Milton Hershey, who founded the chocolate manufacturing company that made his name famous, was born today in 1857. He ignored the methods used by European chocolatiers and developed his own way of making milk chocolate. The Hershey process involved slightly soured milk. That flavor is widely disdained by many makers of chocolate, but it remains the standard for chocolate in the United States. Once his company was successful, Hershey pulled away from it, donating most of it to a charitable foundation. He spent the rest of his life traveling.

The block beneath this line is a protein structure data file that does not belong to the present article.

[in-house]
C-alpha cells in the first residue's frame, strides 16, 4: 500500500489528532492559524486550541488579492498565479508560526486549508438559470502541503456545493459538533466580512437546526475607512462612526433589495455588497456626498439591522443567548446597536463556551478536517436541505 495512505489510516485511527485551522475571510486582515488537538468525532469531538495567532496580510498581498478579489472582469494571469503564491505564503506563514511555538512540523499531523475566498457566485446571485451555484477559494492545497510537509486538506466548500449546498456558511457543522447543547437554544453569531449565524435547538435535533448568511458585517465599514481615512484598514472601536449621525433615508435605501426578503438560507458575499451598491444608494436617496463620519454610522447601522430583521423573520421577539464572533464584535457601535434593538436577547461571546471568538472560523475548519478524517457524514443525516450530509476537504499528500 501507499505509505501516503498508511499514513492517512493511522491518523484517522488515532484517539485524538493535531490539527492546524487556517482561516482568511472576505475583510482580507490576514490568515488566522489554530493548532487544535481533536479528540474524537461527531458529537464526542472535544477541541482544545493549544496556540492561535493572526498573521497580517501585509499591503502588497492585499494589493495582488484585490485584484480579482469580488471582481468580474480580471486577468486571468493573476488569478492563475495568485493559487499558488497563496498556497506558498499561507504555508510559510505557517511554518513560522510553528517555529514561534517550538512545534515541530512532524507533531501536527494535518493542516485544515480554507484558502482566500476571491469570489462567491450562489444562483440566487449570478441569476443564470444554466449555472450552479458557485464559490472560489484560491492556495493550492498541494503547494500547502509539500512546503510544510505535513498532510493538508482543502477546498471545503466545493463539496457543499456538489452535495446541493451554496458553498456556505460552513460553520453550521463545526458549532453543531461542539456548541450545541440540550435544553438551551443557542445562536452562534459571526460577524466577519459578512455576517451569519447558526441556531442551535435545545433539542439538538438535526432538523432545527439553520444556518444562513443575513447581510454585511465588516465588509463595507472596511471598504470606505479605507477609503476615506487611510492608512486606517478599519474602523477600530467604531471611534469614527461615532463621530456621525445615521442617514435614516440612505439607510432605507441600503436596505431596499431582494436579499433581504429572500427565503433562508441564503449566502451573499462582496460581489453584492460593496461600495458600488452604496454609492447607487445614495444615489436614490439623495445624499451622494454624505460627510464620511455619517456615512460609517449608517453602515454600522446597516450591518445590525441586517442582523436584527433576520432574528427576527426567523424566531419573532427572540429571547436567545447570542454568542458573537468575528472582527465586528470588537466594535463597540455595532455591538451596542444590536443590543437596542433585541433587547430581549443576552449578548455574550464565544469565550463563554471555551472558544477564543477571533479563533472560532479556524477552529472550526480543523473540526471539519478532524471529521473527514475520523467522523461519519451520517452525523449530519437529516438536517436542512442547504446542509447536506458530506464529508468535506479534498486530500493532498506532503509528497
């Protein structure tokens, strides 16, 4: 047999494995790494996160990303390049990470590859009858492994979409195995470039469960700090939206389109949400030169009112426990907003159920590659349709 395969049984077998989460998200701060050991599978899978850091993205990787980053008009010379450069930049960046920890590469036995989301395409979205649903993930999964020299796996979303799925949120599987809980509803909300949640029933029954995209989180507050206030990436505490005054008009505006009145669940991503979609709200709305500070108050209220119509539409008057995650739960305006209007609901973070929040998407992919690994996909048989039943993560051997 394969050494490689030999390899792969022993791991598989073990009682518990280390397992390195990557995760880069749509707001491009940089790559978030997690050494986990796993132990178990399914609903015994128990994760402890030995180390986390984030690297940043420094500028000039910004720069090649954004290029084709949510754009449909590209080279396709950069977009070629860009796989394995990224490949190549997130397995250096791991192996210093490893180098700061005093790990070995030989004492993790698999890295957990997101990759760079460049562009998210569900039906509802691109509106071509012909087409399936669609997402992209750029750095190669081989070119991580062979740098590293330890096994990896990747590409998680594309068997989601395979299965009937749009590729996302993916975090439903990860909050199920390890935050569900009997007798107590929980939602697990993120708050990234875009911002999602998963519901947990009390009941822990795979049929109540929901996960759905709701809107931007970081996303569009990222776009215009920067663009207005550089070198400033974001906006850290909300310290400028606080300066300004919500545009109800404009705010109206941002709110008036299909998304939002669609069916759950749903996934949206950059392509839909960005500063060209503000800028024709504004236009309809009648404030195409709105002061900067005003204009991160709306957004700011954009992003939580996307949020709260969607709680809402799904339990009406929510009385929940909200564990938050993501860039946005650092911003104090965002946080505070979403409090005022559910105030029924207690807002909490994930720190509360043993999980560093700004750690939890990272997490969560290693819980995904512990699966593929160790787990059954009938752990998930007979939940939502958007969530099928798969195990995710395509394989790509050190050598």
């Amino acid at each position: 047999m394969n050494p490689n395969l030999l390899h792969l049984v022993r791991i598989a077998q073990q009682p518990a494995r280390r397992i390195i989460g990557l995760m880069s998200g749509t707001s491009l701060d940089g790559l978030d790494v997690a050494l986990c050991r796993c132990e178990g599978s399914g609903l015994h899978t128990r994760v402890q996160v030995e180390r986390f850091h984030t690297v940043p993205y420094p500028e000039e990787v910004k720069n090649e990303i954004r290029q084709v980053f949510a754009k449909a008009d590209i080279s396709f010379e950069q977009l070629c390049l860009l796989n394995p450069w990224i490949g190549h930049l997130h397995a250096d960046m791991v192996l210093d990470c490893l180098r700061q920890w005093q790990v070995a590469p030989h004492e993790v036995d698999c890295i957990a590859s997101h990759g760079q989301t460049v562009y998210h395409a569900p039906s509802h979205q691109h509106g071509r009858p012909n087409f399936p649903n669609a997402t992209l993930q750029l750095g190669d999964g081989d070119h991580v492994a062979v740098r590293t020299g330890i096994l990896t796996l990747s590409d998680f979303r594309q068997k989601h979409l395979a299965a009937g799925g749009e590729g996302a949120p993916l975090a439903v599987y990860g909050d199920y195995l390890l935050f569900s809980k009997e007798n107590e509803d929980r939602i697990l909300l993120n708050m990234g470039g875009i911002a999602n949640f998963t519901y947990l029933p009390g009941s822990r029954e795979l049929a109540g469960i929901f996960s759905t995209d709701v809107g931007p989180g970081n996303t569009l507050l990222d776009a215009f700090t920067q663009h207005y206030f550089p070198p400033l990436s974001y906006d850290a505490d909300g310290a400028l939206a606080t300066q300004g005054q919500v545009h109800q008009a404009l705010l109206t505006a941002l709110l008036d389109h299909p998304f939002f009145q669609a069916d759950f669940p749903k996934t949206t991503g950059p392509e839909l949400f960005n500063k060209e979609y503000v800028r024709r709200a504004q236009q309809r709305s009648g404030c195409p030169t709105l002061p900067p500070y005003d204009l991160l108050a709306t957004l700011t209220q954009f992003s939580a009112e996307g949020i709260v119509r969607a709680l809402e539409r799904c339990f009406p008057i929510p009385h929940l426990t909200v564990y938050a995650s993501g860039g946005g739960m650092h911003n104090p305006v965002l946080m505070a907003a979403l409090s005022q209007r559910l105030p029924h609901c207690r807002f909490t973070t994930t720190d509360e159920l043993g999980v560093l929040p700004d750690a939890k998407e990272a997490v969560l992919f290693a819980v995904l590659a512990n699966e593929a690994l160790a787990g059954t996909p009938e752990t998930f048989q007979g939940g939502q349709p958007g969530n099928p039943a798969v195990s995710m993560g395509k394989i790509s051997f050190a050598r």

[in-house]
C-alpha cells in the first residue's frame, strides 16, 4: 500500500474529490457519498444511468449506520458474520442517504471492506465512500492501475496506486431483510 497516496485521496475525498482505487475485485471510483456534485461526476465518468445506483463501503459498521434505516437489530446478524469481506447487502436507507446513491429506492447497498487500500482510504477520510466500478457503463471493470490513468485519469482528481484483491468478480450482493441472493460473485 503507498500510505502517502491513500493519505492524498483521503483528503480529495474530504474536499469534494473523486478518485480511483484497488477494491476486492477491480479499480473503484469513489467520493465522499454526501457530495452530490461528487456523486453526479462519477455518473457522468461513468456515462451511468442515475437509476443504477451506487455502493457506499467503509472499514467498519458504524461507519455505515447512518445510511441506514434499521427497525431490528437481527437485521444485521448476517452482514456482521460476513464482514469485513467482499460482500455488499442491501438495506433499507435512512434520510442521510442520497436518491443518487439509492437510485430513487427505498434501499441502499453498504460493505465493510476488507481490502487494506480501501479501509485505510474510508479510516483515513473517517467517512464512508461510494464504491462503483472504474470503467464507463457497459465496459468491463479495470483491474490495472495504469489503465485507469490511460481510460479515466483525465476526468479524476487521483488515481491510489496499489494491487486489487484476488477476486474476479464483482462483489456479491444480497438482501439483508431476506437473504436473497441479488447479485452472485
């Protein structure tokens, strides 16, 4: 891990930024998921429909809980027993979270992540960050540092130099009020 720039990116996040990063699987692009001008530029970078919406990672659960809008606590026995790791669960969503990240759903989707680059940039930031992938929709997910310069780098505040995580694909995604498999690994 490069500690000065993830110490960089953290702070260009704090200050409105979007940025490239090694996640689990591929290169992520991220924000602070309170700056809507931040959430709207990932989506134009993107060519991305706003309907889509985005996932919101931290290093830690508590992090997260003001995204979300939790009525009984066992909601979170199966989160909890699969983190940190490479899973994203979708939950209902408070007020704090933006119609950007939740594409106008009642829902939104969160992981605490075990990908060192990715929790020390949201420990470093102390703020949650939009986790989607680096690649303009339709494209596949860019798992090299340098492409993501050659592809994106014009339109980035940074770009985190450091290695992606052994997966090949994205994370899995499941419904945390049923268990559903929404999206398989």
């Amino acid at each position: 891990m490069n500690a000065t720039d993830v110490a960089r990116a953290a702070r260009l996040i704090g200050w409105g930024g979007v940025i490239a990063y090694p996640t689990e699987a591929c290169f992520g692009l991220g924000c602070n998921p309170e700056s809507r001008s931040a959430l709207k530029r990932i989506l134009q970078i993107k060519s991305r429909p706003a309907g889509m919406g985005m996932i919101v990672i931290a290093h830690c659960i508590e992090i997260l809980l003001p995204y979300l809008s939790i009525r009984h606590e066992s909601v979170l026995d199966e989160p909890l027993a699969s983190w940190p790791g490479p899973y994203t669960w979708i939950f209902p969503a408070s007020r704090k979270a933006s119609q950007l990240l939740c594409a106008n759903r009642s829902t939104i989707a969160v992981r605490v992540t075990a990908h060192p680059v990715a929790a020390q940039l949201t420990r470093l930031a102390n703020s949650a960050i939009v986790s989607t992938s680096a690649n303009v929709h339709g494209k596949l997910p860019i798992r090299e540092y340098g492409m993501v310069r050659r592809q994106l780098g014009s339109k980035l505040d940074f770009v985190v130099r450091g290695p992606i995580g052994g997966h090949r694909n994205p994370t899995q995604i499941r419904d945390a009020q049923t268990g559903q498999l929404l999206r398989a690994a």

Edible Dictionary

eclair, French, n.--A dessert or breakfast pastry shaped something like a thin hot dog bun. In its traditional form, it's made with choux pastry dough--the kind from which cream puffs are made. This forms a stiff, smooth exterior while leaving large empty areas inside. The interior is filled with pastry cream, usually flavored with chocolate. A chocolate icing (fondant, in the best examples) covers the top. The eclair became popular in the middle 1800s. A hundred years later, it was well enough known that American doughnut shops began making their version of it, with fried doughnut dough, a filling of bavarian creme, and a chocolate icing. One bite is pleasant, but if you eat a whole one--the way my friends and I did when were in our young teens--and you have just set off a dietary bomb, with a full day's worth of calories and fat.

Annals Of Table Etiquette